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Legitimacy of Control

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  • Wendelin Schnedler
  • Radovan Vadovic

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Abstract

What is the motivational effect of imposing a minimum effort requirement? Agents may no longer exert voluntary effort but merely meet the requirement. Here, we examine how such hidden costs of control change when control is considered legitimate. We study a principal-agent model where control signals the expectations of the principal and the agent meets these expectations because he is guilt-averse. We conjecture that control is more likely to be considered legitimate i) if it is not exclusively aimed at a specific agent or ii) if it protects the endowment of the principal. Given the conjecture the model predicts that hidden costs are lower when one of the two conditions is met. We experimentally test these predictions and find them confirmed.

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File URL: http://www.bris.ac.uk/Depts/CMPO/workingpapers/wp178.pdf
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Bibliographic Info

Paper provided by Department of Economics, University of Bristol, UK in its series The Centre for Market and Public Organisation with number 07/178.

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Length: 21 pages
Date of creation: Aug 2007
Date of revision:
Handle: RePEc:bri:cmpowp:07/178

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Keywords: moral-hazard; intrinsic motivation; guilt aversion;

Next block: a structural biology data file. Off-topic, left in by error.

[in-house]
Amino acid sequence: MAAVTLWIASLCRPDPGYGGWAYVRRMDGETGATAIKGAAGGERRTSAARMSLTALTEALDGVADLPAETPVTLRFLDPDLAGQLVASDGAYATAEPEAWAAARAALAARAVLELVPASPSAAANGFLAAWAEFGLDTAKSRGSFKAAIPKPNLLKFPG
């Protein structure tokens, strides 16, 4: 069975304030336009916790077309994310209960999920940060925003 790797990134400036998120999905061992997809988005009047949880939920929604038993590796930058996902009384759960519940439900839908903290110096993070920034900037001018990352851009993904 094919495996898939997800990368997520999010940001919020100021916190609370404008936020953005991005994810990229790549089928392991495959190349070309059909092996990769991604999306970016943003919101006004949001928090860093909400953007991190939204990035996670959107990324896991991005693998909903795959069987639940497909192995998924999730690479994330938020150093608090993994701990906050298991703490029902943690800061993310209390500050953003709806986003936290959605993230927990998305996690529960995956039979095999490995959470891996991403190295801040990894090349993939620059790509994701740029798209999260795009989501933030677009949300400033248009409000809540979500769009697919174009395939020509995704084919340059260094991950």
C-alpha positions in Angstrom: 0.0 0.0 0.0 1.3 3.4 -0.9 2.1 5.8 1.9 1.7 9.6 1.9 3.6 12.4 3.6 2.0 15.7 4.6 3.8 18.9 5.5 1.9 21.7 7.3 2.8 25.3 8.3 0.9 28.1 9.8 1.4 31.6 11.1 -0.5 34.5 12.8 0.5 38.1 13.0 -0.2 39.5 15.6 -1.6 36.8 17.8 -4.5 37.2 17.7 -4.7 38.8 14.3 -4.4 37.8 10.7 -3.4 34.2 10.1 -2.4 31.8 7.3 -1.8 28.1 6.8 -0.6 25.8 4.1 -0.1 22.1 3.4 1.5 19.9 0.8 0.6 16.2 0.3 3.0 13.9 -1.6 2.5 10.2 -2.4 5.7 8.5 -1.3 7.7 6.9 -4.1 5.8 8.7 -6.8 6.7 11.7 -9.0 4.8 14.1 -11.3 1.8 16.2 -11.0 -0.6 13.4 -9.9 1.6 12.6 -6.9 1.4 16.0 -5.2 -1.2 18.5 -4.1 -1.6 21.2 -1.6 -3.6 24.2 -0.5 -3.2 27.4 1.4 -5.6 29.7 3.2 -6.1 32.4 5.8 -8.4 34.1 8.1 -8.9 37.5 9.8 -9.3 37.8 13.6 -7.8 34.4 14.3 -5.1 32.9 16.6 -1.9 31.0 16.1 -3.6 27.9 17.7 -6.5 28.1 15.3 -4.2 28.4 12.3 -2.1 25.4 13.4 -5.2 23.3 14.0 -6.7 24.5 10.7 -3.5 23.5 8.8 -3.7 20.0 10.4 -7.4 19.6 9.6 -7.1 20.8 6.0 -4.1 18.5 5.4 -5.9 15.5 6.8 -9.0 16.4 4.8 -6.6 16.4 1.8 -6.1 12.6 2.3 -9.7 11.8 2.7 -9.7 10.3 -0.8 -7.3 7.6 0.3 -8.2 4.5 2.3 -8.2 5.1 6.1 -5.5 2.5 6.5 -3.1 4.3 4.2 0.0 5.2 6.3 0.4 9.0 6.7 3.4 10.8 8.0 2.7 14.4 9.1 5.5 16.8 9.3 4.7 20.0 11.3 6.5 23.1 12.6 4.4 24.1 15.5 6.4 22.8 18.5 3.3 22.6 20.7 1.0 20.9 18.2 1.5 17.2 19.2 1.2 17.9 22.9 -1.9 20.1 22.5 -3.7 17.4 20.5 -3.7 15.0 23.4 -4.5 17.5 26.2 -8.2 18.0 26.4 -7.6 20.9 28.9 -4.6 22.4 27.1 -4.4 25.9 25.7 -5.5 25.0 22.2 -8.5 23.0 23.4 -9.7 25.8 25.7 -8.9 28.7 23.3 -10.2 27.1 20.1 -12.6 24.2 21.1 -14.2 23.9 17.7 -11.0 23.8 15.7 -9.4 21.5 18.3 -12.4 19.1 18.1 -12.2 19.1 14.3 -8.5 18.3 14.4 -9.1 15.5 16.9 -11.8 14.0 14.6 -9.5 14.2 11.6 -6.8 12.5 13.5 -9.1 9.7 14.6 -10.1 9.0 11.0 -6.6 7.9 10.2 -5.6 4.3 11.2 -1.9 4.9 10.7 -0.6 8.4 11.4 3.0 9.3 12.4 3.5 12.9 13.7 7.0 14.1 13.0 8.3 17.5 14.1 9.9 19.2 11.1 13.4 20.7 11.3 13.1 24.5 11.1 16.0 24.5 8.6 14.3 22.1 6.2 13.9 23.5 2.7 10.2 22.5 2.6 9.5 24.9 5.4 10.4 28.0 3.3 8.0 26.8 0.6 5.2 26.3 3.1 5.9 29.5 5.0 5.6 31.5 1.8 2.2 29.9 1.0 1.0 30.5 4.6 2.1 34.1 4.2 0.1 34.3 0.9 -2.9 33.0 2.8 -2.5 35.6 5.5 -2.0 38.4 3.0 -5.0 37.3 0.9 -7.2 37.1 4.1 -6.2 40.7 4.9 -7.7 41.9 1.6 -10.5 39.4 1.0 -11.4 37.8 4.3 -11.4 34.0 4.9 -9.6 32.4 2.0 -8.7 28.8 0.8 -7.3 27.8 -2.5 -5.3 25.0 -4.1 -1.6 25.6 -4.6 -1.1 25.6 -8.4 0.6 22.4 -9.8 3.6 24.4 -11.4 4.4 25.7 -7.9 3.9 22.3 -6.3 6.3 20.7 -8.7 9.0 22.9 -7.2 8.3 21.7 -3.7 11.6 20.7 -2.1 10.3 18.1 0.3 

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References

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  1. Armin Falk & Michael Kosfeld, . "The Hidden Costs of Control," IEW - Working Papers 250, Institute for Empirical Research in Economics - University of Zurich.
  2. Ernst Fehr & Armin Falk, . "Psychological Foundations of Incentives," IEW - Working Papers 095, Institute for Empirical Research in Economics - University of Zurich.
  3. Friebel, Guido & Schnedler, Wendelin, 2007. "Team Governance: Empowerment or Hierarchical Control," CEPR Discussion Papers 6575, C.E.P.R. Discussion Papers.
  4. Tore Ellingsen & Magnus Johannesson, 2008. "Pride and Prejudice: The Human Side of Incentive Theory," American Economic Review, American Economic Association, vol. 98(3), pages 990-1008, June.
  5. Roland Benabou & Jean Tirole, 2003. "Intrinsic and Extrinsic Motivation," Review of Economic Studies, Wiley Blackwell, vol. 70(3), pages 489-520, 07.
  6. Georg Kirchsteiger & Martin Dufwenberg, 2004. "A theory of sequential reciprocity," ULB Institutional Repository 2013/5899, ULB -- Universite Libre de Bruxelles.
  7. Sliwka, Dirk, 2003. "On the Hidden Costs of Incentive Schemes," IZA Discussion Papers 844, Institute for the Study of Labor (IZA).
  8. Gary Charness & Martin Dufwenberg, 2004. "Promises and Partnership," Levine's Bibliography 122247000000000001, UCLA Department of Economics.
  9. Gneezy, Uri & Rustichini, Aldo, 2000. "A Fine is a Price," The Journal of Legal Studies, University of Chicago Press, vol. 29(1), pages 1-17, January.